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  1. Especially I would like to see all the republican voting patriotic good ole boys to stop and understand that the wars they have been volunteering for all along (especially the past decade at least) have not been for God & Jesus etc no far from it unless you think George Washington's face on the US dollar is god (and we know many do). When I saw the movie about Chris Kyle, I thought wow how many Hoosiers are just like this guy, out there taking orders to do the nasty on the designated bad guys, sometimes bleeding and dying, sometimes just serving and coming home to defend a system that really just views them as reliable cannon fodder. Maybe if the Christians of the red states would stop volunteering for the imperial legions and begin collecting welfare instead of working their butts off, there would be a change in attitude from the haughty professorial overlords that tell us when democracy is allowed and when it isn't. To come home from guarding the borders of the sandbox just to hear if they want the government to protect this country's borders then they are racists and bigots. Well maybe the professorial overlords should gird their own loins for war and fight their own battles in the sandbox. We can see what kind of system this really is from lawsuits like this and we can understand who it really serves. NOT US.... I mean what are all you Hoosiers waving the flag for, the right of the president to start wars of aggression to benefit the Saudis, the right of gay marriage, the right for illegal immigrants to invade our country, and the right of the ACLU to sue over displays of Baby Jesus? The right of the 1 percenters to get richer, the right of zombie banks to use taxpayer money to stay out of bankruptcy? The right of Congress to start a pissing match that could end in WWIII in Ukraine? None of that crud benefits us. We should be like the Amish. You don't have to go far from this farcical lawsuit to find the wise ones, they're in the buggies in the streets not far away....

  2. Moreover, we all know that the well heeled ACLU has a litigation strategy of outspending their adversaries. And, with the help of the legal system well trained in secularism, on top of the genuinely and admittedly secular 1st amendment, they have the strategic high ground. Maybe Christians should begin like the Amish to withdraw their services from the state and the public and become themselves a "people who shall dwell alone" and foster their own kind and let the other individuals and money interests fight it out endlessly in court. I mean, if "the people" don't see how little the state serves their interests, putting Mammon first at nearly every turn, then maybe it is time they wake up and smell the coffee. Maybe all the displays of religiosity by American poohbahs on down the decades have been a mask of piety that concealed their own materialistic inclinations. I know a lot of patriotic Christians don't like that notion but I entertain it more and more all the time.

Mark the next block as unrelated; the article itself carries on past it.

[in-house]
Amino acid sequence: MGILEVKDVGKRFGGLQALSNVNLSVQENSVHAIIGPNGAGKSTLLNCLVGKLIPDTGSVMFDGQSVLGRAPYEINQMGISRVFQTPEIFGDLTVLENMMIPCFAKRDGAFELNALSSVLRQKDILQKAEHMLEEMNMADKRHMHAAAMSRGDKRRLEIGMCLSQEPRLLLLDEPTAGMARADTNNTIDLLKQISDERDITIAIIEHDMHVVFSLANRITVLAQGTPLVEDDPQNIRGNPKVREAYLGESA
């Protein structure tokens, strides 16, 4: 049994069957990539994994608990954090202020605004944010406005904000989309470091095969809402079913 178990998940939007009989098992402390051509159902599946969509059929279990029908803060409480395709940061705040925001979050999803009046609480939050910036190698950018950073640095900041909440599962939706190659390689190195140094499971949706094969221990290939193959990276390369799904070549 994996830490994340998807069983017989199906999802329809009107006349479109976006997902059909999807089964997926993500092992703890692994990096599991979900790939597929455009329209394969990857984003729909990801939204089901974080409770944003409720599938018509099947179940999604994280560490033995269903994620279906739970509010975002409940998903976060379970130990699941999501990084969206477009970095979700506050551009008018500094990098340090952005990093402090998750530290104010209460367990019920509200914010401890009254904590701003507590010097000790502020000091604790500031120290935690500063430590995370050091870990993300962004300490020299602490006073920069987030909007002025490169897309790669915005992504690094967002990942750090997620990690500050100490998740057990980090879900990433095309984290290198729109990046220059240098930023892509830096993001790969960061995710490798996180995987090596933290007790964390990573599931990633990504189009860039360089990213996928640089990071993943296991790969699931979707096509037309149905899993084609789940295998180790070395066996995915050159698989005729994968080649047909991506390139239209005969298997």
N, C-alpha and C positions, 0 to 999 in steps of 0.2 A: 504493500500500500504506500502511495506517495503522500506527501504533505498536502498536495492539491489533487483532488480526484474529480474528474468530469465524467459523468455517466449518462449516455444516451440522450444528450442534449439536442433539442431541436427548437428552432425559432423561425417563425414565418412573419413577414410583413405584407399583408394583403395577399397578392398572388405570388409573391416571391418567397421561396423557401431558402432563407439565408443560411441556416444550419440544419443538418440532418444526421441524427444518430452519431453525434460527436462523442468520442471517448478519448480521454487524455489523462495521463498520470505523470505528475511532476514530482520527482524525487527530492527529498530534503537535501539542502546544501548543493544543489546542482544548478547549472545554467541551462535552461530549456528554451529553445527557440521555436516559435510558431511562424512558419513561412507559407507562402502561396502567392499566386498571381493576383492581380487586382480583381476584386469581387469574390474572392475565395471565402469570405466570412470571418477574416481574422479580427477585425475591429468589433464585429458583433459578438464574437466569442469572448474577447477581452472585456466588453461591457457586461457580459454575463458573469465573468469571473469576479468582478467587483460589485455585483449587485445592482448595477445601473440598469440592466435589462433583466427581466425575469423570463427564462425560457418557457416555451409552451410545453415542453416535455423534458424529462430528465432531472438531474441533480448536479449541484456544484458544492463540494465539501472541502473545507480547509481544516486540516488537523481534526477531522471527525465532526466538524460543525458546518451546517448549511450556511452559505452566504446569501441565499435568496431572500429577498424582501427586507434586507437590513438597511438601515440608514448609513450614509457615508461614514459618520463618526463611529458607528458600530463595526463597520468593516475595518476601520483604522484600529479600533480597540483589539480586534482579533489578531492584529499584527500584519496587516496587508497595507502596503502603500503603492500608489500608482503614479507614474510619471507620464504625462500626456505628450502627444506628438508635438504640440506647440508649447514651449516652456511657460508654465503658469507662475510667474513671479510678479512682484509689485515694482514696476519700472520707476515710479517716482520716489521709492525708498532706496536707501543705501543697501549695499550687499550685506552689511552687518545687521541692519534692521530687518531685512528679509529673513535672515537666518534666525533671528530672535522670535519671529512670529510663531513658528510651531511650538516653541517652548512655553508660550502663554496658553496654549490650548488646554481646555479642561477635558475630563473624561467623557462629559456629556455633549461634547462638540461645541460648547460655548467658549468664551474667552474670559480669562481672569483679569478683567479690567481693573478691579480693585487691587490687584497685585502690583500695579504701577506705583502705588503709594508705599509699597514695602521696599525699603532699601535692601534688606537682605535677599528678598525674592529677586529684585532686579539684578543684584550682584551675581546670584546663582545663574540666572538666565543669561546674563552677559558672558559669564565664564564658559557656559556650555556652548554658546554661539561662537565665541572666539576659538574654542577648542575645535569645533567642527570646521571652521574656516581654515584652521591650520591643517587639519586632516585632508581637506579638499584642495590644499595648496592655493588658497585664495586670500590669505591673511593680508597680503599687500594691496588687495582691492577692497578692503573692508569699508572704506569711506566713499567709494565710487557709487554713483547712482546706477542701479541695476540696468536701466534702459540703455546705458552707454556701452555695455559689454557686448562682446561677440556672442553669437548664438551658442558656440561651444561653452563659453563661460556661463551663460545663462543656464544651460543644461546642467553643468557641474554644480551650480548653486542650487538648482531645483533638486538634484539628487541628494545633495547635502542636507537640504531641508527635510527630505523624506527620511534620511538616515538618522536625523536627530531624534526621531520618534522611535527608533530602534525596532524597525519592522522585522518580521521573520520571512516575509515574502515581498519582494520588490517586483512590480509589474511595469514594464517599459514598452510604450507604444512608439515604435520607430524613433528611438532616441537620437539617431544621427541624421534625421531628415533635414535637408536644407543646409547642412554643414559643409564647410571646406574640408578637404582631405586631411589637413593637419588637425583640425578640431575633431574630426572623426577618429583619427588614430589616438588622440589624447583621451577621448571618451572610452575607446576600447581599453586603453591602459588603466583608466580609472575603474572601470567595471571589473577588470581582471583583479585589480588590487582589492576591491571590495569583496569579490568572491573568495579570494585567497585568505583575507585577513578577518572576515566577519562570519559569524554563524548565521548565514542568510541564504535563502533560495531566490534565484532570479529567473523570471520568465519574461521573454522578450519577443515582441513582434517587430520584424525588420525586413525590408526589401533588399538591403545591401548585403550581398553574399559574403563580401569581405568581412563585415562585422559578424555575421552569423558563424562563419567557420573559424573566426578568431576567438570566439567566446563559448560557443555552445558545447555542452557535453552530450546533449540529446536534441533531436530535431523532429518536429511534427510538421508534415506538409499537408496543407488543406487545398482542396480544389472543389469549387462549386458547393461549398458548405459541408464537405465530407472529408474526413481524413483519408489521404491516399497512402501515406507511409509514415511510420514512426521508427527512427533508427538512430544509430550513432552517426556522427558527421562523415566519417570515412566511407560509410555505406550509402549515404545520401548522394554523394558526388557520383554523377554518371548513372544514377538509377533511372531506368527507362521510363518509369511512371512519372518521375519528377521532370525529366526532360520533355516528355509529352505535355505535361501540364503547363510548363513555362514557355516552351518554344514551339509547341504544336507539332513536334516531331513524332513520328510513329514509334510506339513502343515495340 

3. If I were a judge (and I am not just a humble citizen) I would be inclined to make a finding that there was no real controversy and dismiss them. Do we allow a lawsuit every time someone's feelings are hurt now? It's preposterous. The 1st amendment has become a sword in the hands of those who actually want to suppress religious liberty according to their own backers' conception of how it will serve their own private interests. The state has a duty of impartiality to all citizens to spend its judicial resources wisely and flush these idiotic suits over Nativity Scenes down the toilet where they belong... however as Christians we should welcome them as they are the very sort of persecution that separates the sheep from the wolves.

  4. What about the single mothers trying to protect their children from mentally abusive grandparents who hide who they truly are behind mounds and years of medication and have mentally abused their own children to the point of one being in jail and the other was on drugs. What about trying to keep those children from being subjected to the same abuse they were as a child? I can understand in the instance about the parent losing their right and the grandparent having raised the child previously! But not all circumstances grant this being OKAY! some of us parents are trying to protect our children and yes it is our God given right to make those decisions for our children as adults!! This is not just black and white and I will fight every ounce of this to get denied

  5. Mr Smith the theory of Christian persecution in Indiana has been run by the Indiana Supreme Court and soundly rejected there is no such thing according to those who rule over us. it is a thought crime to think otherwise.